The report doesn't even mention the substantial benefit of increased oxygen production, and increased carbon dioxide absorption by all that plant life.  You can see the complete video segment, along with a written transcript, here.  There is also an embedded photo gallery of a variety of green rooftops, including 24.5 acre Millenium Park, the largest green roof in the world, covering two parking garages, a railway, and an opera hall.

09 October 2012


I grew up land-locked, with nary an ocean for hundreds of miles.  But as with aircraft, I've been fascinated with sea-going craft since childhood ~ especially sailboats and sailing ships.  There's something mysterious and beautiful about the notion of hoisting sail, like spreading wings, and using the power of the wind to lift oneself along to places unknown.

My sister, who lives in San Francisco, learned to sail in the treacherous currents and shifting winds of San Francisco Bay.  Once she took me, my then-partner, and our three kids out on a sailboat for several hours.  I tried to understand by osmosis the interplay of sail, rudder, wind, and current, but I learned little ~ I was having too much fun!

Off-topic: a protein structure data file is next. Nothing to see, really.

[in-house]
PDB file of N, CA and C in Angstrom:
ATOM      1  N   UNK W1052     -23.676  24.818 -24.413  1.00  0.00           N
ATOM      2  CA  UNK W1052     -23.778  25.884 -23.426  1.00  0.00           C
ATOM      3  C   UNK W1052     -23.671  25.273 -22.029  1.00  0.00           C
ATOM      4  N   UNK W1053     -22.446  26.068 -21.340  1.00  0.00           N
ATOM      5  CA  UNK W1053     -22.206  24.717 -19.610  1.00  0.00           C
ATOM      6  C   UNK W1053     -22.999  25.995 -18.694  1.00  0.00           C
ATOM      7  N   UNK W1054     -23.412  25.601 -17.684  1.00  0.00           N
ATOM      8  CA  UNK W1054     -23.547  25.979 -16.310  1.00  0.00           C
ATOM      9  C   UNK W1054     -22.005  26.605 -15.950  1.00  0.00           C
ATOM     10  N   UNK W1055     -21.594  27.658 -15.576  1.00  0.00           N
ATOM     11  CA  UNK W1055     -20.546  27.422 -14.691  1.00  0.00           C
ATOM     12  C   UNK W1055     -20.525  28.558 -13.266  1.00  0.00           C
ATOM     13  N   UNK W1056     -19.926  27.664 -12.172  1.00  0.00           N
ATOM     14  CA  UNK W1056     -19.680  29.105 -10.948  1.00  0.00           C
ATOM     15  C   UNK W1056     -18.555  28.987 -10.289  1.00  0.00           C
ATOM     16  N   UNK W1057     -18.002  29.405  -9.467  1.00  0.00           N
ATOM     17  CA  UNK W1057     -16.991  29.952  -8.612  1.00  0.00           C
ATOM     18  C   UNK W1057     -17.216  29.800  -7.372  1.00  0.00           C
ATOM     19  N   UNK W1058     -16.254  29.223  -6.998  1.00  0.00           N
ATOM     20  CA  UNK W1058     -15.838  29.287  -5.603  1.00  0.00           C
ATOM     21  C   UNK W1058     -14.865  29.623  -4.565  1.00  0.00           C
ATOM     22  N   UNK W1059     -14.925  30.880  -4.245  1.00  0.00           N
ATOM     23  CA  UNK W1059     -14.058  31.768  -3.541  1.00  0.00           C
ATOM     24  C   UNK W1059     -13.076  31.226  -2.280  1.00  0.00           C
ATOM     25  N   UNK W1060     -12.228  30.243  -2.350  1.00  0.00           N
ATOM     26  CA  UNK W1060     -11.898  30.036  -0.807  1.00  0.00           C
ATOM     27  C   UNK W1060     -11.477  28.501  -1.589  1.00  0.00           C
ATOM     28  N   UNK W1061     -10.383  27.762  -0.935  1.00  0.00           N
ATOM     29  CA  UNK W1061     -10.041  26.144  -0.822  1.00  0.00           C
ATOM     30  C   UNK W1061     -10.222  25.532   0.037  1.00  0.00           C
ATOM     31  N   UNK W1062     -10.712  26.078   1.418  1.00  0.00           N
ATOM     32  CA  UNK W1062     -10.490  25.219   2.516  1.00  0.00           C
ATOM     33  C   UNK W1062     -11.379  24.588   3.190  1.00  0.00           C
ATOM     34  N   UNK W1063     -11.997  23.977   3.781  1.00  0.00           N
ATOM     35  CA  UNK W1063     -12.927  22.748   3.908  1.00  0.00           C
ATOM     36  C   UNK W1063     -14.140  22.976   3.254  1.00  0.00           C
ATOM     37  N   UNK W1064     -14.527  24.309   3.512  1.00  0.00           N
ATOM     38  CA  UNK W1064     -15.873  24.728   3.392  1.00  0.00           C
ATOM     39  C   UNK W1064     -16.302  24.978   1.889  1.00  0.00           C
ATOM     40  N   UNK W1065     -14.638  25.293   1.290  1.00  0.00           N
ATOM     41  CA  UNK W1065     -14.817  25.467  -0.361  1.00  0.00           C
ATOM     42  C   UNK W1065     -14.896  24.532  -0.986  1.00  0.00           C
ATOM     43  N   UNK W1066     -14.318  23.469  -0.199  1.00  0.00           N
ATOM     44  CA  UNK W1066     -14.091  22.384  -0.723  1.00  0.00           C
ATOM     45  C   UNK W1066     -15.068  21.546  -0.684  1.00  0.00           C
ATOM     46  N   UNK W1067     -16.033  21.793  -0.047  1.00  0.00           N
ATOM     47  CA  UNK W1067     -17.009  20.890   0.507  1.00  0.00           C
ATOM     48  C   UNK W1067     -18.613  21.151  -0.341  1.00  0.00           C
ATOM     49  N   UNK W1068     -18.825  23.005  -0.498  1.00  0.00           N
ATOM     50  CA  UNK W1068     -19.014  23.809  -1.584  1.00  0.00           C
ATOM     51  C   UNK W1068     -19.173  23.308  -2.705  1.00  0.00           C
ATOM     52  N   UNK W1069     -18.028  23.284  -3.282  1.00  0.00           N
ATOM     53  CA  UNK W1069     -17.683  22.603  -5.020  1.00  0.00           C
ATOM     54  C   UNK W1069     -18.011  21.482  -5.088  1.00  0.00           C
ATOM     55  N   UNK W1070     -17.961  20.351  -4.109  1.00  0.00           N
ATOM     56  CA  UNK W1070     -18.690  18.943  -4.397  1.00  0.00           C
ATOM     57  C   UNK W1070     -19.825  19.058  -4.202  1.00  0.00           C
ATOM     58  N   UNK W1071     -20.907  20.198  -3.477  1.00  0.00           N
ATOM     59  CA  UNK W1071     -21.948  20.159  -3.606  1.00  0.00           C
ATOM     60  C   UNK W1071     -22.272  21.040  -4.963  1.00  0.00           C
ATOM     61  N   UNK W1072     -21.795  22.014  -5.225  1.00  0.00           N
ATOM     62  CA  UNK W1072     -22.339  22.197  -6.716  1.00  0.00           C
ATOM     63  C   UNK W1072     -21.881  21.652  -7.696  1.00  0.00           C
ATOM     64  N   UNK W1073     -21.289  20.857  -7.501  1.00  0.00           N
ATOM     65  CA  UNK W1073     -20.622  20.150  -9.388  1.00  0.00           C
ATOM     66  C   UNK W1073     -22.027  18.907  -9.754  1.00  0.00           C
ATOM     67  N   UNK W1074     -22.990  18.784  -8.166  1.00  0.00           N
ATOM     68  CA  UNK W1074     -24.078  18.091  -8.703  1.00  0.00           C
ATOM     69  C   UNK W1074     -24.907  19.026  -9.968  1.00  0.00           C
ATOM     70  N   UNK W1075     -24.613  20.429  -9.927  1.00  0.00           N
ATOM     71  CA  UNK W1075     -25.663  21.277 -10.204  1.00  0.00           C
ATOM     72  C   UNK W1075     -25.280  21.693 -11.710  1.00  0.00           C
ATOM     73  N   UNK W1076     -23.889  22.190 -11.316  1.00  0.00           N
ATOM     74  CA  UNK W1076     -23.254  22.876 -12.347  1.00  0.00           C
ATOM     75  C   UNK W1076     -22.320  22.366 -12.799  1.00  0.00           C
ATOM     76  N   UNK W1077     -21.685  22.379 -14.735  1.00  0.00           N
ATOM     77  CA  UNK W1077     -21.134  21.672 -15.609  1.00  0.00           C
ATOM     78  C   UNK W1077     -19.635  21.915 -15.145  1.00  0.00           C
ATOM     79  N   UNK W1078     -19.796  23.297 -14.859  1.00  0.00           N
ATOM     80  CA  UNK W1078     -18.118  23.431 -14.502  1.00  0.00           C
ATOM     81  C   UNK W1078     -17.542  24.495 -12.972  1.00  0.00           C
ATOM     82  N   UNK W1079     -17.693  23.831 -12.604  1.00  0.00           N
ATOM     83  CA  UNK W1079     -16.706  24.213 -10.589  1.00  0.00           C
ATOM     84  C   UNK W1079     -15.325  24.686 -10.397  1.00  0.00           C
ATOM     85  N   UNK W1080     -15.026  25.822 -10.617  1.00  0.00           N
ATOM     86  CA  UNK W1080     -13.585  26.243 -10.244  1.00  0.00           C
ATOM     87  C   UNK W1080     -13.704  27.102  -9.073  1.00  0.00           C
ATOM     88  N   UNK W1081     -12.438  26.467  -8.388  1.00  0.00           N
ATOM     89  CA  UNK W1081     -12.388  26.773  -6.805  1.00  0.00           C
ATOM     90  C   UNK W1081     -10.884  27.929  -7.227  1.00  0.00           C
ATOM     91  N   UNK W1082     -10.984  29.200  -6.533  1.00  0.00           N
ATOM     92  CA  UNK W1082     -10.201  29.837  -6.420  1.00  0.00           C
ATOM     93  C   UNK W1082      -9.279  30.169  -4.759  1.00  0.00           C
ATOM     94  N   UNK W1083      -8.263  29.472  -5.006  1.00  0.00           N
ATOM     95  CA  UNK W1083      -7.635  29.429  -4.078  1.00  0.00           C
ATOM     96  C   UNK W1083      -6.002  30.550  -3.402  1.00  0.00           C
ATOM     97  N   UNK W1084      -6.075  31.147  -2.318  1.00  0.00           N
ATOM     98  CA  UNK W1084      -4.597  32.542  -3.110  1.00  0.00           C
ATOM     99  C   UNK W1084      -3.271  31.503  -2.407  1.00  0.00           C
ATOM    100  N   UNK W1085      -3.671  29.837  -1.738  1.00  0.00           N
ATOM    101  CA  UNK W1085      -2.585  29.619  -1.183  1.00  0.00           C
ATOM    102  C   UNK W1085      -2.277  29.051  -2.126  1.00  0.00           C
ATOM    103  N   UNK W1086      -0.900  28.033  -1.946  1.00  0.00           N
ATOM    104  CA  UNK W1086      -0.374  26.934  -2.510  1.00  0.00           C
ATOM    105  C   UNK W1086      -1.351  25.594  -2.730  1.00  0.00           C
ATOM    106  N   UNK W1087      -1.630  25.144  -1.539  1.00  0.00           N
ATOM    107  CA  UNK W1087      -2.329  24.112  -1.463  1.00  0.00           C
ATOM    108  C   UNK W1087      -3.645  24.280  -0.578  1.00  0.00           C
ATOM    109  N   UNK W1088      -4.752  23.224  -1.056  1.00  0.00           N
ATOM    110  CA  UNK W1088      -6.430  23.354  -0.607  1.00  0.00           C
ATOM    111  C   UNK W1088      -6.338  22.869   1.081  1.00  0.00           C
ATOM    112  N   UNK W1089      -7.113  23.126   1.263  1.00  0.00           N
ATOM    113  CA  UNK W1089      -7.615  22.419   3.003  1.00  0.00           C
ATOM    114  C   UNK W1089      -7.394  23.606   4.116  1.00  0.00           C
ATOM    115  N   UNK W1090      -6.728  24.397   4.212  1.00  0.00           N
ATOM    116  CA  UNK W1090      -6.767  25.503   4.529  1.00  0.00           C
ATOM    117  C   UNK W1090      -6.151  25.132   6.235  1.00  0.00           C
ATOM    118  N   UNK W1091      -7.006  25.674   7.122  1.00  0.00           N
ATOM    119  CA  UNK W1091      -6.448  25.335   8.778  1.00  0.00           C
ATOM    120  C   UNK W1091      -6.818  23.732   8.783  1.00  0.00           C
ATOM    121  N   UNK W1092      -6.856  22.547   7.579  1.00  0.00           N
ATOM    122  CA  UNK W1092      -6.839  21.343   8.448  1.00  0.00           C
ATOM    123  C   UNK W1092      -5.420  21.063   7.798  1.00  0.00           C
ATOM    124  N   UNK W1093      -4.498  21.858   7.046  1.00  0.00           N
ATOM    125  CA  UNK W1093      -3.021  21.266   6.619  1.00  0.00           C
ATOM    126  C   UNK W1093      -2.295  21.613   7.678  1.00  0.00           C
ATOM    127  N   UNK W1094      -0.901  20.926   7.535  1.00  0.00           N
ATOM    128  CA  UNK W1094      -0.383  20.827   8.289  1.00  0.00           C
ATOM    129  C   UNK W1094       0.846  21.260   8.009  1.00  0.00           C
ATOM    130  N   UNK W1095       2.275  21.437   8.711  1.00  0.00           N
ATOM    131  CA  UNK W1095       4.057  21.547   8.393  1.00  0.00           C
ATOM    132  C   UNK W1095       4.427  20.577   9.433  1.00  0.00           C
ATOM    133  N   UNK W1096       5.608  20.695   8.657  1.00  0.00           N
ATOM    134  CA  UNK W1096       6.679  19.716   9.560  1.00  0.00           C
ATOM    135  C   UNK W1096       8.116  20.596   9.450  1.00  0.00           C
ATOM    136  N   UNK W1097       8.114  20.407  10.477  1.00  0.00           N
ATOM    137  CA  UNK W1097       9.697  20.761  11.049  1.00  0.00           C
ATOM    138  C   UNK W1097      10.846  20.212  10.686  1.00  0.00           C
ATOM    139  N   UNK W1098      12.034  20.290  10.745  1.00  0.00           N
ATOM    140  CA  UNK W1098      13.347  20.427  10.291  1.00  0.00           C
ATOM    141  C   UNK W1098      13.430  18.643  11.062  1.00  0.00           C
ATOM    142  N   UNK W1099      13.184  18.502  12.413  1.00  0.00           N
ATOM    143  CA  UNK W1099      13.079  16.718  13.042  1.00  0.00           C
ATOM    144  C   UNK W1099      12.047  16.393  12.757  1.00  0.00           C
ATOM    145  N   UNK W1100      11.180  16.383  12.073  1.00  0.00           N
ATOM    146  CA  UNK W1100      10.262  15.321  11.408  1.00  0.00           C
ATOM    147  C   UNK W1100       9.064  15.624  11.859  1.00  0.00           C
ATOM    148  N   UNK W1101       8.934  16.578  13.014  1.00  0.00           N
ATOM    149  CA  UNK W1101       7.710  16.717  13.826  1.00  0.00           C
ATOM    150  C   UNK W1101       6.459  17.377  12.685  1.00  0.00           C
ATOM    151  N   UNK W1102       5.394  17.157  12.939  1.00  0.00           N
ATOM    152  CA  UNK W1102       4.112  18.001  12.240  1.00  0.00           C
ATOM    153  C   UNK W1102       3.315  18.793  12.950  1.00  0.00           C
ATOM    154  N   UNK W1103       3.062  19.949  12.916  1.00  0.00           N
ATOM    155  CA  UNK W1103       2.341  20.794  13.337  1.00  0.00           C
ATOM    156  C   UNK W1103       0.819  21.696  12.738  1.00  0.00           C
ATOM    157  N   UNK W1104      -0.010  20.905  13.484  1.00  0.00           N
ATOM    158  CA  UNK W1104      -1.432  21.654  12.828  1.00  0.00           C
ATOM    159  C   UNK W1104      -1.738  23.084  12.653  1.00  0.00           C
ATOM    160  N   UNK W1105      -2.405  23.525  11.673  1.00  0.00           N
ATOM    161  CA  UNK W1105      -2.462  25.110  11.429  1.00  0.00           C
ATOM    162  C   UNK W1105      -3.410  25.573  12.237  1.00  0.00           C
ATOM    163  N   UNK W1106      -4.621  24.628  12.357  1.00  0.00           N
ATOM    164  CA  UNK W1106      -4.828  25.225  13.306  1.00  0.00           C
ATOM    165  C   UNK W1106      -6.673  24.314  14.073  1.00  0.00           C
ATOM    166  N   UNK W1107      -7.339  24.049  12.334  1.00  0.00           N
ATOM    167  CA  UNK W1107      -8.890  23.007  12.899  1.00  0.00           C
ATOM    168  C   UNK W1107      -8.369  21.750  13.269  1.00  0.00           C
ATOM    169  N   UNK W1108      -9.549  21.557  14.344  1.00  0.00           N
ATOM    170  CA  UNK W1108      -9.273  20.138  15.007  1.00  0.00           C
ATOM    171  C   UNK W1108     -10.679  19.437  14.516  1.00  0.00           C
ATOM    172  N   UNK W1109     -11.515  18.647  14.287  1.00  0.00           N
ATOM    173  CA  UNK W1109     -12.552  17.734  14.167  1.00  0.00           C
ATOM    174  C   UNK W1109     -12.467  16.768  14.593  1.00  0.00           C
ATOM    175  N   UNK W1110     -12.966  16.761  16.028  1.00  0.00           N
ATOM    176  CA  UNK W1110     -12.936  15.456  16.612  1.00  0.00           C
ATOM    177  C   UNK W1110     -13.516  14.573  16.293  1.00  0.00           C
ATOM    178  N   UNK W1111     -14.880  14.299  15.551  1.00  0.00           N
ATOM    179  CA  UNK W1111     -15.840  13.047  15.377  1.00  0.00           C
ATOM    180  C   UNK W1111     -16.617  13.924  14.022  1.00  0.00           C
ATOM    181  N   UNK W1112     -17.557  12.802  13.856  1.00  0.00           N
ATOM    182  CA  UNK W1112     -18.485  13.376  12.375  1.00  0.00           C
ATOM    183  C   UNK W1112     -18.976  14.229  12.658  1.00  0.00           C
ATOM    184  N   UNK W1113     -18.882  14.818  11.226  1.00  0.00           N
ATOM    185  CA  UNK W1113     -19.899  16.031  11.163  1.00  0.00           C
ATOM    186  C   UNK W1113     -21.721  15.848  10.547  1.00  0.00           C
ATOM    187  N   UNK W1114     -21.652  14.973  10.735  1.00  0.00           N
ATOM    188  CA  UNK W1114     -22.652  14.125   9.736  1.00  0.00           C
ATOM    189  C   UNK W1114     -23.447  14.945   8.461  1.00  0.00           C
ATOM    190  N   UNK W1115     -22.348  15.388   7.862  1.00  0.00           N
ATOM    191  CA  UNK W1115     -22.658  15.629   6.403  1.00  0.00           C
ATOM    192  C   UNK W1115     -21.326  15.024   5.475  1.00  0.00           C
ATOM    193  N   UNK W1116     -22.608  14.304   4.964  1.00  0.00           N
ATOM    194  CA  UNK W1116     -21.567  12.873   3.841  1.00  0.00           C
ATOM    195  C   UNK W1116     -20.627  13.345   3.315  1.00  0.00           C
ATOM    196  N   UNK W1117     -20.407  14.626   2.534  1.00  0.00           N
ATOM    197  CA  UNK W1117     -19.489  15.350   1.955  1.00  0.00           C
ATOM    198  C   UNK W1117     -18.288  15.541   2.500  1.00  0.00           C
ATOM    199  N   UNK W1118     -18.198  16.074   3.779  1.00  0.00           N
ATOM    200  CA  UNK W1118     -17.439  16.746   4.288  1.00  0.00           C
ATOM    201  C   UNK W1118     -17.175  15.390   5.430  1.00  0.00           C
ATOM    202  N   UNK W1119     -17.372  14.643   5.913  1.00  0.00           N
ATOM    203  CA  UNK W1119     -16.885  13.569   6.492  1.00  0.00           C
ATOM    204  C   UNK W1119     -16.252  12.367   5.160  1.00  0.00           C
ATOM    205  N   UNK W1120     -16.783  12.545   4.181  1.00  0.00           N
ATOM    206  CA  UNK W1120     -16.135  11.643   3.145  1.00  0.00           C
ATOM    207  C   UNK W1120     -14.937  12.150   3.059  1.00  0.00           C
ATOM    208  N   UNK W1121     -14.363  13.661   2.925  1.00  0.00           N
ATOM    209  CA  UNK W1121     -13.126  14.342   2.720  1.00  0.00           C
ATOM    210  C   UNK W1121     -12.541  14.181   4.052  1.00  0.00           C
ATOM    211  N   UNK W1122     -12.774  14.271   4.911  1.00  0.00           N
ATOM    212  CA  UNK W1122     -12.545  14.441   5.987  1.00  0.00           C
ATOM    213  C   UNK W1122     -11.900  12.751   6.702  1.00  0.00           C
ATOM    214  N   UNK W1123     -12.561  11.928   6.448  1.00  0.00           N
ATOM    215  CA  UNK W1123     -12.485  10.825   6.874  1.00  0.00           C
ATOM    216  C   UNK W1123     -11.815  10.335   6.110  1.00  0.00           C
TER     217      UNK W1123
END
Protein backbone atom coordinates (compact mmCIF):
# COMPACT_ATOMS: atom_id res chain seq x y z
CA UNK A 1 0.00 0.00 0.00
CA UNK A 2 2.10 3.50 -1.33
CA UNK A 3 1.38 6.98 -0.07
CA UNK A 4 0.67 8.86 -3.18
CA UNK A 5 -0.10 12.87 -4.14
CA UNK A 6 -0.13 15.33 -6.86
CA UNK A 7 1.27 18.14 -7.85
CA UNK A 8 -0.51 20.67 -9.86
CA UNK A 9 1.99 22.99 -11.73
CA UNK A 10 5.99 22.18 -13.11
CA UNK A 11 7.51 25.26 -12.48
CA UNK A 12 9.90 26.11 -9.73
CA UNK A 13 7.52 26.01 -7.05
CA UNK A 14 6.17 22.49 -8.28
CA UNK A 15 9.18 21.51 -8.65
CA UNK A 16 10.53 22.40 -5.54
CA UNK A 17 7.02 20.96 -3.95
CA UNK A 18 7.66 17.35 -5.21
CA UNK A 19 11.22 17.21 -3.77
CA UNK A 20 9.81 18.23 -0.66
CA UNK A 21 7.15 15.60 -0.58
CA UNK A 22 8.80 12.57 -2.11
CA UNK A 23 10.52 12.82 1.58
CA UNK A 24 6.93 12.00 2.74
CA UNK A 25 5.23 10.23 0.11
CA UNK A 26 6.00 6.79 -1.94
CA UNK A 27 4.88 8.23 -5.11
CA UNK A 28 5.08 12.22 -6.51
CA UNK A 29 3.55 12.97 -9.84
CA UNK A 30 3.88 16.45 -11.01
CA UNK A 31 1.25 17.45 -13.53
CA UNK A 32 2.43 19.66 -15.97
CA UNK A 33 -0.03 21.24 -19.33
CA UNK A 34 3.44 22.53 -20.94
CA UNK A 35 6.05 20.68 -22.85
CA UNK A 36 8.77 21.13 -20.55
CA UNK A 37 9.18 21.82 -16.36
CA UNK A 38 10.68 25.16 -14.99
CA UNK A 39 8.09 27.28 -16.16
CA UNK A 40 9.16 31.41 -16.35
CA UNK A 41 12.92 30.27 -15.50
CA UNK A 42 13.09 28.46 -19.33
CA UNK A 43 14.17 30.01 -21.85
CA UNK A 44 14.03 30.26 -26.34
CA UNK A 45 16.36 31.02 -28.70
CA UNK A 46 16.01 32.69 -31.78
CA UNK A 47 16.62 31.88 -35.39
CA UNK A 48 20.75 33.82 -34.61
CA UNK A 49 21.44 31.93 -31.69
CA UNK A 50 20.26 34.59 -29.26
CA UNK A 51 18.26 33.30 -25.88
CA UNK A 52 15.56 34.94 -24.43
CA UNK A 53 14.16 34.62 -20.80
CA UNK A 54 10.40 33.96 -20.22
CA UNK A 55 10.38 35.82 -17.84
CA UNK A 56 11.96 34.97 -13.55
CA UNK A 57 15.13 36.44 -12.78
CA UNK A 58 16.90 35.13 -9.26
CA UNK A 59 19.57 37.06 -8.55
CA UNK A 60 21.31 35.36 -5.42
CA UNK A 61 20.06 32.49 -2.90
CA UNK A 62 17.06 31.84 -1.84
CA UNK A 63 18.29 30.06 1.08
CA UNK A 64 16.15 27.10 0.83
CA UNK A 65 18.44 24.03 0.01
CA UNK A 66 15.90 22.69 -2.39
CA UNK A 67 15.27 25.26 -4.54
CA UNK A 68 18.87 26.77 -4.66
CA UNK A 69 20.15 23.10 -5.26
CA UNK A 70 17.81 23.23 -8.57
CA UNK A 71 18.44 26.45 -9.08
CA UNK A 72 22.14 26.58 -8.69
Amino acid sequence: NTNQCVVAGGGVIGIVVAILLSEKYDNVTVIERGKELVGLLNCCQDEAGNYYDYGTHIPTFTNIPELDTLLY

I do have a better understanding now (though not nearly enough), after learning whitewater kayaking, and after studying aviation for years.  A sail and a wing are both airfoils, after all.  Perhaps someday I'll move to the left coast and take a sailing class.  In the meantime, there's great pleasure to be found by drifting aboard in one's imagination in any of these fine craft.  Click on any image to enlarge ~

I must go down to the seas again, to the lonely sea and the sky,
And all I ask is a tall ship and a star to steer her by.
And the wheel's kick and the wind's song and the white sail's shaking,
And a grey mist on the sea's face, and a gray dawn breaking.